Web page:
# Games

Games require different search methods since we are often dealing with an adversary.

## Game Tree

A tree in which the nodes denote board configurations, and the branches indicate how one board configuration can be transformed into another by a single move.  A pair of moves is often called a ply.

Need a way to rank game outcomes. The ranking function is called a utility function.  A simple utility function may give -1,0 or +1 for lose, draw and win.
Consider noughts and crosses with two players called MAX and MIN. If MAX is X and goes first then the tree is as follows.

Max will always try and maximize the utility function for the terminal state and min will always try to minimise it.
An exhaustive search of the game tree for a solution is usually not possible.
Consider the following simple game tree.
The utility function is only applied to terminal nodes. If max makes move A1 then Min should make move A11. Thus the result of making move A1is a value of 3 for the utility function. Similarly A2 leads to a value of 2 and A3 a value of 2. Max wants to maximise the utility function and so A1 is the best move to make.

Minimax consists of 5 steps.

1. Generate the complete game tree.
2. Apply the utility function to all the terminal states.
3. Use the utility of the terminal states to calculate a utility value for their parents (either max or min) depending on depth.
4. Continue up to root node.
5. Choose move with highest value from root node.
The chosen move is called the minimax decision because it maximises the utility under the assumption that the opponent will play perfectly to try and minimise it.

If the maximum depth of the tree is m and there are b moves at each node then the time complexity of minimax is O(bm) .  The algorithm is depth first so memory requirement is O(bm).

## Evaluation functions

Minimax assumes that we can search all the way to the terminal states, this is not often practical.

Instead of doing this we could use a heuristic evaluation function to estimate which moves leads to better terminal states. Now a cutoff test must be used to limit the search.

Choosing a good evaluation function is very important to the efficiency of this method. The evaluation function must agree with the utility function for terminal states and it must be a good predictor of the terminal values. If the evaluation function is infallible then no search is necessary, just choose the move that gives the best position. The better the evaluation function the less search need to be done.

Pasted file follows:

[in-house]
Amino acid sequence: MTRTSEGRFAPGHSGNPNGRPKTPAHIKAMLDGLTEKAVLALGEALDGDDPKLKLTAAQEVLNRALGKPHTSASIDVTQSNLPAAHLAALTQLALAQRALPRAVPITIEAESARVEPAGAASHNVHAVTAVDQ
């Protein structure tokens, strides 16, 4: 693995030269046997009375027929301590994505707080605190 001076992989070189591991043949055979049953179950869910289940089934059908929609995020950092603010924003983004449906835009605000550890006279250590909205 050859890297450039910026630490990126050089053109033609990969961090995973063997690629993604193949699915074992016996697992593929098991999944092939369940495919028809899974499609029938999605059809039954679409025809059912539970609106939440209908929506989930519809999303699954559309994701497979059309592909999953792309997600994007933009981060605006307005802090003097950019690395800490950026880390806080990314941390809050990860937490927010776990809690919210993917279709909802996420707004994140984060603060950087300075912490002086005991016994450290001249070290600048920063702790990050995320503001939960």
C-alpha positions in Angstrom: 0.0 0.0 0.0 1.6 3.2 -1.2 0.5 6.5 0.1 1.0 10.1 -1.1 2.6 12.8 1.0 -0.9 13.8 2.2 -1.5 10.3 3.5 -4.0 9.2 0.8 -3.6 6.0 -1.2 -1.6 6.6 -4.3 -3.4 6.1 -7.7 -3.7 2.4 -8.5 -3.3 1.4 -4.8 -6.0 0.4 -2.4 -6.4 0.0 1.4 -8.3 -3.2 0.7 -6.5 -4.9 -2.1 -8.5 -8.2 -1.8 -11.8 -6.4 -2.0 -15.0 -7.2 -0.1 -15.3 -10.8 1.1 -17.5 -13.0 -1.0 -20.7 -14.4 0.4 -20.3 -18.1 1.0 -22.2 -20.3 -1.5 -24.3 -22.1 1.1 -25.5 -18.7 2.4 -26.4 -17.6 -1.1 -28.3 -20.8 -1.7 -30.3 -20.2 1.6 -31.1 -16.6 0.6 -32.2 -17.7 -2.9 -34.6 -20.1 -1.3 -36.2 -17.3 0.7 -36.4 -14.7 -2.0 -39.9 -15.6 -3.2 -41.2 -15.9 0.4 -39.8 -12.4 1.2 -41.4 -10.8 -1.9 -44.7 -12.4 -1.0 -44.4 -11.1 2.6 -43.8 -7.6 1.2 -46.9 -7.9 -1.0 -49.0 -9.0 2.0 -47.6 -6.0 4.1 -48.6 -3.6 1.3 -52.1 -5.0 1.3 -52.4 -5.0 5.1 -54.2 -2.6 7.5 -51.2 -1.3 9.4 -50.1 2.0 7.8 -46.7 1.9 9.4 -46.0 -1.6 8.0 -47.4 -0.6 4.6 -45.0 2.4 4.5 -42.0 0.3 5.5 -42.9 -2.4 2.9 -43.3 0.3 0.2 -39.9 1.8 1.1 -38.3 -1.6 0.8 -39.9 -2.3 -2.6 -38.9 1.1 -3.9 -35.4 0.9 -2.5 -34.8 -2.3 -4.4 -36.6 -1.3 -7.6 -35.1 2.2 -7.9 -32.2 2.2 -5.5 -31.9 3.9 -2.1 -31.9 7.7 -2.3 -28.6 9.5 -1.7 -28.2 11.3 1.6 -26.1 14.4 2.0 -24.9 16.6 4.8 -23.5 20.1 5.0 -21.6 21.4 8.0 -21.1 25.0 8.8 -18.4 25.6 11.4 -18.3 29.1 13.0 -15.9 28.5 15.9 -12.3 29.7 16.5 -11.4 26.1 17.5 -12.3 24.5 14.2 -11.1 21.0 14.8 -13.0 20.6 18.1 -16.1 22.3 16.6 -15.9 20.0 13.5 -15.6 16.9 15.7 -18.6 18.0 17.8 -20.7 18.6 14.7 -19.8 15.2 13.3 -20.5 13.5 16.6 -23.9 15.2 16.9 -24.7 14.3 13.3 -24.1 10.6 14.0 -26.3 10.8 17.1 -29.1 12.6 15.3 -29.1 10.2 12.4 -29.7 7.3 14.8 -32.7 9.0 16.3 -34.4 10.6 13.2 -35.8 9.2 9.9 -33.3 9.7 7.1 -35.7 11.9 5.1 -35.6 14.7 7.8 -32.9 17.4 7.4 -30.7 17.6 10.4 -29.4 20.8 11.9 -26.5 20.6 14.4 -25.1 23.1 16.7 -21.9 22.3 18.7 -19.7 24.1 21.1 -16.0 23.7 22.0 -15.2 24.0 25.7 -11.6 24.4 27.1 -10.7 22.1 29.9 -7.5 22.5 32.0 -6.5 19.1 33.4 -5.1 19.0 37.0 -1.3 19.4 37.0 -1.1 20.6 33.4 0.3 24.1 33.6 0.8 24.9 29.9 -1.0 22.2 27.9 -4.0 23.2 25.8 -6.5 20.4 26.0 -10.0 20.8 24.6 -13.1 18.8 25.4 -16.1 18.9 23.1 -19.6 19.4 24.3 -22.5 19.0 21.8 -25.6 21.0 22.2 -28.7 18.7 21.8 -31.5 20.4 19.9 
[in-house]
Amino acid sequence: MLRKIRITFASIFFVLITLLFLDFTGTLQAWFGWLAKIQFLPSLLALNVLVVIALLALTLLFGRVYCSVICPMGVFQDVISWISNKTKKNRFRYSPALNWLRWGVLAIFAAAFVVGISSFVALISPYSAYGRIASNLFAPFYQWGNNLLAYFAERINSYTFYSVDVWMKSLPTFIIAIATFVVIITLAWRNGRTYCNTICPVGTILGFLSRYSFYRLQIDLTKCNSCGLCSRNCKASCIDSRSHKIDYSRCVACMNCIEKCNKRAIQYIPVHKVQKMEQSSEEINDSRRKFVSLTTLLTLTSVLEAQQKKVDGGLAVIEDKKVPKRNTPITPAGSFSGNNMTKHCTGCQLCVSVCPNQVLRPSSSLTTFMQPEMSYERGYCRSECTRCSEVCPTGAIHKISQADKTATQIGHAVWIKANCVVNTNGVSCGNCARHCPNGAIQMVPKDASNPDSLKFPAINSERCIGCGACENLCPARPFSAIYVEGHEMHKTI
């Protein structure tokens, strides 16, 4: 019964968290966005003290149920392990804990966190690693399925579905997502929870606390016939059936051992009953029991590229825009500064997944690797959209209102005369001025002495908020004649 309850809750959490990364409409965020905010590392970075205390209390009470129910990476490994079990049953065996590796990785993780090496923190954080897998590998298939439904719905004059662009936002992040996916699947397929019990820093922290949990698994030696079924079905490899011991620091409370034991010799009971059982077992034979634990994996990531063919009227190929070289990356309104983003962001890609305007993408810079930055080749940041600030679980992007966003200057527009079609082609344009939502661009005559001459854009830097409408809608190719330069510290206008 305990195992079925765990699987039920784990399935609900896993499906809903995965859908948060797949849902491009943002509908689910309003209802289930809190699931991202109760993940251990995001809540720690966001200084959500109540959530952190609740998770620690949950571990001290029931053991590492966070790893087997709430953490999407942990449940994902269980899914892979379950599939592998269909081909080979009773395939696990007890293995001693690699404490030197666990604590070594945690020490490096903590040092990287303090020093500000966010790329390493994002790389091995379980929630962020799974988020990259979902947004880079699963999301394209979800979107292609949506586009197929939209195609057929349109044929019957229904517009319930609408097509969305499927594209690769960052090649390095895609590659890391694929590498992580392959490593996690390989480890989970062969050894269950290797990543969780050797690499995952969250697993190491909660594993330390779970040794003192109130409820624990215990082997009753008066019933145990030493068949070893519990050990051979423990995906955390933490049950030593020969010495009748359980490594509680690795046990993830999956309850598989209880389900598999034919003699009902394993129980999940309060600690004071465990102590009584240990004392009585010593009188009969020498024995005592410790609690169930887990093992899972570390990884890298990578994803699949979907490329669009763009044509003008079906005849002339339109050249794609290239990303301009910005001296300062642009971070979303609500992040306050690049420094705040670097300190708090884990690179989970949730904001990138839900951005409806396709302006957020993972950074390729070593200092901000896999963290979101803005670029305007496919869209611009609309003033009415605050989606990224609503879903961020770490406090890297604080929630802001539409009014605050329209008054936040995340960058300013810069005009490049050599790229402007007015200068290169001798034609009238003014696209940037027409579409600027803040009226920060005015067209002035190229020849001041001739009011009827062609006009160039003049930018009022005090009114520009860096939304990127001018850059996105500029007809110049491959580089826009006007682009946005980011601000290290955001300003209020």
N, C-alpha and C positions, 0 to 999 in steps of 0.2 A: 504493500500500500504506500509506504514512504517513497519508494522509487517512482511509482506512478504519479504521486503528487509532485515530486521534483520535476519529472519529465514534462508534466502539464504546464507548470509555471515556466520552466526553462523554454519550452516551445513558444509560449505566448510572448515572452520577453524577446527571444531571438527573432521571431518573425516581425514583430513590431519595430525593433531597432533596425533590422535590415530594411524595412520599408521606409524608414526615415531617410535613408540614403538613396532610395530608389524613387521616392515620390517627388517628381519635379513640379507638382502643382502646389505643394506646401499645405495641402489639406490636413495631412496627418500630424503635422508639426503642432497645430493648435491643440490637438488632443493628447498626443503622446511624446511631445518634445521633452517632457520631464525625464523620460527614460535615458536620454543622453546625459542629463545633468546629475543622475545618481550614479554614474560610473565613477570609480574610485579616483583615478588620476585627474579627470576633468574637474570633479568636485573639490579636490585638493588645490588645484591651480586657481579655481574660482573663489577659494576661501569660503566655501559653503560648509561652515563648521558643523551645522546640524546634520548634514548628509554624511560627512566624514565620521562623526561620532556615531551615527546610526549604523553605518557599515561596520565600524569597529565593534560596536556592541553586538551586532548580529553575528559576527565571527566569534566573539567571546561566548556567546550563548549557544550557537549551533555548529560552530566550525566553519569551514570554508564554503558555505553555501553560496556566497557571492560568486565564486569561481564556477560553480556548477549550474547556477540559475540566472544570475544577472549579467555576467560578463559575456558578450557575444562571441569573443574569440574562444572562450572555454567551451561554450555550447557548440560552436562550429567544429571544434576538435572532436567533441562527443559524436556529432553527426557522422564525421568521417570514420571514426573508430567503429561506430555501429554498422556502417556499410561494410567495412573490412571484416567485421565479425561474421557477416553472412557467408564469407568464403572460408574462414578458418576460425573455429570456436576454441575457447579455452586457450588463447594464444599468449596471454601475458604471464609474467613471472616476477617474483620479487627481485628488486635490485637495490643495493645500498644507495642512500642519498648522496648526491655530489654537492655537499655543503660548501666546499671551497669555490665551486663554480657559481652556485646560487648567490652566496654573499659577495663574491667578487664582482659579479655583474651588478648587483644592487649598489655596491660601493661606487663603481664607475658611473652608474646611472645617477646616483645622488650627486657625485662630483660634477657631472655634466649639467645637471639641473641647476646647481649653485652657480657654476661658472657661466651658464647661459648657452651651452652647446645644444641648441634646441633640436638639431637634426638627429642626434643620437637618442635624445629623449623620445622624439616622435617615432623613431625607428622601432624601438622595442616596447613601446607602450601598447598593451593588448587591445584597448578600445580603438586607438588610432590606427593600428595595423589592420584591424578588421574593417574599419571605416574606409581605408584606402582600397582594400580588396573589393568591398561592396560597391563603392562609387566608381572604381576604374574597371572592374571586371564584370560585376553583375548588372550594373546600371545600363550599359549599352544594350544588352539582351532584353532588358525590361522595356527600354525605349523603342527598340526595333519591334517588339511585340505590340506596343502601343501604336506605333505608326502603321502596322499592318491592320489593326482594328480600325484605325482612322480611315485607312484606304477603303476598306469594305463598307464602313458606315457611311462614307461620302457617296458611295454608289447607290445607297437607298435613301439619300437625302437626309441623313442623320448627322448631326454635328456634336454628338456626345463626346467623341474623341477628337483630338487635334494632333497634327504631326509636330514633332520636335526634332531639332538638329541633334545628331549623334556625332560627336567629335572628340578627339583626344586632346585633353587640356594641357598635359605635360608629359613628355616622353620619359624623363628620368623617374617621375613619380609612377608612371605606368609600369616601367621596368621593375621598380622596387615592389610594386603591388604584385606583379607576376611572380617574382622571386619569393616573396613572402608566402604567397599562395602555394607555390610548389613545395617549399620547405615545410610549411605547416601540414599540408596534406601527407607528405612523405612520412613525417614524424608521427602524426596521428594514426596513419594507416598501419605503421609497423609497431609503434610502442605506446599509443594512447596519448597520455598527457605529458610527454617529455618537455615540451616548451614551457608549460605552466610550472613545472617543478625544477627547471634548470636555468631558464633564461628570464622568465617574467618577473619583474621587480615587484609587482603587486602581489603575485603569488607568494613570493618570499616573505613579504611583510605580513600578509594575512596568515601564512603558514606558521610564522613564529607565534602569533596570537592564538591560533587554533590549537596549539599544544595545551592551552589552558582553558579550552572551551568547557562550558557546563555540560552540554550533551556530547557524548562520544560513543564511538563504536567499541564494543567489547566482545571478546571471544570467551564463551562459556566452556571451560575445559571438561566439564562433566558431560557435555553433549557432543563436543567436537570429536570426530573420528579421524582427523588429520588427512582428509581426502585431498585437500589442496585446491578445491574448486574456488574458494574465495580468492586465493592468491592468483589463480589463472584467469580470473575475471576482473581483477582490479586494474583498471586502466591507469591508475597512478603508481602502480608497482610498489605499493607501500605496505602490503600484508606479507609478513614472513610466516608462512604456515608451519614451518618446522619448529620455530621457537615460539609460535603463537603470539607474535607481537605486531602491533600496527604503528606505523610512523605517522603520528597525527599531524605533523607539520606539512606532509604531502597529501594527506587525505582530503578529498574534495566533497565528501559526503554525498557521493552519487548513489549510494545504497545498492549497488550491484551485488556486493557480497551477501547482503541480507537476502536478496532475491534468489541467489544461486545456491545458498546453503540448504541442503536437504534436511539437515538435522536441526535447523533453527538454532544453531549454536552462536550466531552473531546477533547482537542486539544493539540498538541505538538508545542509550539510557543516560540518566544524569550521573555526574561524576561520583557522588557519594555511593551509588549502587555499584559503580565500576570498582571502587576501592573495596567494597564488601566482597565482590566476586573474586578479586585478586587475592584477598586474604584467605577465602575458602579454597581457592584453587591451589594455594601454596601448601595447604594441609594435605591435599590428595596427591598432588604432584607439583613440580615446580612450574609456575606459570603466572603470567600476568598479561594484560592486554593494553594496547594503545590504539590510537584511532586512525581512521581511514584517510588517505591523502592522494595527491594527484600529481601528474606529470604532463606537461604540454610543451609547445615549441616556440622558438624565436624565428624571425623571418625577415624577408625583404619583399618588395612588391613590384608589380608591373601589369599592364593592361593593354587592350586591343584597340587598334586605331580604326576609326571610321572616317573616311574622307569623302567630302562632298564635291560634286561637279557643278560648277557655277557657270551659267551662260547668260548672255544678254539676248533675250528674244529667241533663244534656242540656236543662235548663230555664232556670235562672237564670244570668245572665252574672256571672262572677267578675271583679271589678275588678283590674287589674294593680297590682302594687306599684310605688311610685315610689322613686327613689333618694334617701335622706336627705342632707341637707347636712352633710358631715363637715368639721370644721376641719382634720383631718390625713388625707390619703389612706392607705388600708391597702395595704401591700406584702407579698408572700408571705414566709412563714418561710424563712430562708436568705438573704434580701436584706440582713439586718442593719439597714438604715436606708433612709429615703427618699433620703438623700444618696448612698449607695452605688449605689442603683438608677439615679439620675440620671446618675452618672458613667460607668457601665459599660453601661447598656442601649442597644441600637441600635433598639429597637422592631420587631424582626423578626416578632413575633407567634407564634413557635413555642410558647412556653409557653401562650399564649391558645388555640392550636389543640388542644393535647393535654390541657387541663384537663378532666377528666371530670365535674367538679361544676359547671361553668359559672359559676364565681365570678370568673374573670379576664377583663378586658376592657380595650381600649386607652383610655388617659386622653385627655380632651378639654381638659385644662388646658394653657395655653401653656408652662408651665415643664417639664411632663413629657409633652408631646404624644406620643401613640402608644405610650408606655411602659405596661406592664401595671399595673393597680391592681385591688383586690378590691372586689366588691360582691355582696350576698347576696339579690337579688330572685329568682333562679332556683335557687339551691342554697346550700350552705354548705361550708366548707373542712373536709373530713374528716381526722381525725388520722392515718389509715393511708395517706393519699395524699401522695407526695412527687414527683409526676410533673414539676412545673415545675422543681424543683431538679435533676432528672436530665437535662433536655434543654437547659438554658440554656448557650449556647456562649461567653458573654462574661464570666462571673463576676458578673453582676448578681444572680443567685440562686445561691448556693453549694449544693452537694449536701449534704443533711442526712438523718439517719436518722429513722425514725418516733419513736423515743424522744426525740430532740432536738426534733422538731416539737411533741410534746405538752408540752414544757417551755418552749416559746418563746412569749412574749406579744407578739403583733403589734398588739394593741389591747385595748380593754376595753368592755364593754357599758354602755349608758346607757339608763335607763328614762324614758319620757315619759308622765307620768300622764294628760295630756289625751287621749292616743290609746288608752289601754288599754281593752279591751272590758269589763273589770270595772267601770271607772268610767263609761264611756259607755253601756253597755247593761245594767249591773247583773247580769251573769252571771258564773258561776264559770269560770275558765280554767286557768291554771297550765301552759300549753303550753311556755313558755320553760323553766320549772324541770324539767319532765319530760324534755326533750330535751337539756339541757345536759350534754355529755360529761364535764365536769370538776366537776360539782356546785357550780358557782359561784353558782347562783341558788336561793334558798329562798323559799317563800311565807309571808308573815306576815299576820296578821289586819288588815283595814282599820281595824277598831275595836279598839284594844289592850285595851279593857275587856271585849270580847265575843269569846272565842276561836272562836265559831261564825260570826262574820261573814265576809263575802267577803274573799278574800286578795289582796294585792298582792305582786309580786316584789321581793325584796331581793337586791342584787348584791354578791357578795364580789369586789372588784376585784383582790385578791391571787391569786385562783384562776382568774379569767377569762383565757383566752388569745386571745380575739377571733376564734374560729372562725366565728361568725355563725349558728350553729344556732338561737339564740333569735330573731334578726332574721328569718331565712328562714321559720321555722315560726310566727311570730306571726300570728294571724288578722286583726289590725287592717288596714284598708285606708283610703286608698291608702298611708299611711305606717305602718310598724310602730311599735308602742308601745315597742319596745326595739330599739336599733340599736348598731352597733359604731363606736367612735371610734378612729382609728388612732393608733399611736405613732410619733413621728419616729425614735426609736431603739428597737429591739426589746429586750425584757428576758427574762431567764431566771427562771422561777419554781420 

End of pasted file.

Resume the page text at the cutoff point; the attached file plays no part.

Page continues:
e.g. the following shows some evaluations of chess positions.

The evaluation function is often a linear combination of features.

### Cutting off search

The easiest way to stop the search is to have a fixed depth or to use iterative deepening.

### Heuristic Continuation

You search for N ply in a tree, and find a very good move. But, perhaps, if you had searched just one ply further you would have discovered
that this move is actually very bad.

In general:

The analysis may stop just before your opponent captures one of your pieces or the analysis stops just before you capture one your opponent's pieces.

This is called the horizon effect: a good (or bad) move may be just over the horizon.

### The Singular Extension Heuristic:

Search should continue as long as one moves static value stands out from the rest. If we don't use this heuristic, we risk harm from the Horizon Effect.

e.g. consider the following chess position. Black is ahead in material but if white can reach the eighth row with it's pawn then it can win. Black can stall this for some time by checking the white and so will never see that this is a bad position.

# Alpha Beta Pruning